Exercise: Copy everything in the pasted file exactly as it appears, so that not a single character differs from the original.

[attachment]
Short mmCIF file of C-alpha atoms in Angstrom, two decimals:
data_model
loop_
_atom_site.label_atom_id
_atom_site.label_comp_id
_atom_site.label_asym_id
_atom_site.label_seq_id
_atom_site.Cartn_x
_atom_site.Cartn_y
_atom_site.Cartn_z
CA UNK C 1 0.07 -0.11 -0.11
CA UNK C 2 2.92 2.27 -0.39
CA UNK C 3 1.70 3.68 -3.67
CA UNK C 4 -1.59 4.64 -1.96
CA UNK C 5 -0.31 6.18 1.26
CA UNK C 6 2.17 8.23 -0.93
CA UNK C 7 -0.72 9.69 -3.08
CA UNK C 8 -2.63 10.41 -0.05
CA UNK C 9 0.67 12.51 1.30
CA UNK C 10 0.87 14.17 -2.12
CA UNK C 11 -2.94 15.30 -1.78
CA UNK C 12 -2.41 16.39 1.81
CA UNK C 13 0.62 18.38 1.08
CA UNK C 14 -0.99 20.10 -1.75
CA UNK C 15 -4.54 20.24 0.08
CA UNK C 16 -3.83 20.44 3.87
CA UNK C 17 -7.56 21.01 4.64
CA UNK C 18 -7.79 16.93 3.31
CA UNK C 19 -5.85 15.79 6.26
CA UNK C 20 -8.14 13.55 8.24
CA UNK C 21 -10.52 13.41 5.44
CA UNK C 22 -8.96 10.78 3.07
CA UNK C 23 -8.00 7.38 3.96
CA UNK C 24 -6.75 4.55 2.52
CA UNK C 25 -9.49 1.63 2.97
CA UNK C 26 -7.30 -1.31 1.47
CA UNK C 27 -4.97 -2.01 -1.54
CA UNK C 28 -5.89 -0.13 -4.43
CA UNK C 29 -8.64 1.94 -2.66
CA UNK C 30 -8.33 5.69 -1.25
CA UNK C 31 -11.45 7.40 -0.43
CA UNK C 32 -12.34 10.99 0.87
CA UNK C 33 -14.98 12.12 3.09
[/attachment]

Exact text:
Short mmCIF file of C-alpha atoms in Angstrom, two decimals:
data_model
loop_
_atom_site.label_atom_id
_atom_site.label_comp_id
_atom_site.label_asym_id
_atom_site.label_seq_id
_atom_site.Cartn_x
_atom_site.Cartn_y
_atom_site.Cartn_z
CA UNK C 1 0.07 -0.11 -0.11
CA UNK C 2 2.92 2.27 -0.39
CA UNK C 3 1.70 3.68 -3.67
CA UNK C 4 -1.59 4.64 -1.96
CA UNK C 5 -0.31 6.18 1.26
CA UNK C 6 2.17 8.23 -0.93
CA UNK C 7 -0.72 9.69 -3.08
CA UNK C 8 -2.63 10.41 -0.05
CA UNK C 9 0.67 12.51 1.30
CA UNK C 10 0.87 14.17 -2.12
CA UNK C 11 -2.94 15.30 -1.78
CA UNK C 12 -2.41 16.39 1.81
CA UNK C 13 0.62 18.38 1.08
CA UNK C 14 -0.99 20.10 -1.75
CA UNK C 15 -4.54 20.24 0.08
CA UNK C 16 -3.83 20.44 3.87
CA UNK C 17 -7.56 21.01 4.64
CA UNK C 18 -7.79 16.93 3.31
CA UNK C 19 -5.85 15.79 6.26
CA UNK C 20 -8.14 13.55 8.24
CA UNK C 21 -10.52 13.41 5.44
CA UNK C 22 -8.96 10.78 3.07
CA UNK C 23 -8.00 7.38 3.96
CA UNK C 24 -6.75 4.55 2.52
CA UNK C 25 -9.49 1.63 2.97
CA UNK C 26 -7.30 -1.31 1.47
CA UNK C 27 -4.97 -2.01 -1.54
CA UNK C 28 -5.89 -0.13 -4.43
CA UNK C 29 -8.64 1.94 -2.66
CA UNK C 30 -8.33 5.69 -1.25
CA UNK C 31 -11.45 7.40 -0.43
CA UNK C 32 -12.34 10.99 0.87
CA UNK C 33 -14.98 12.12 3.09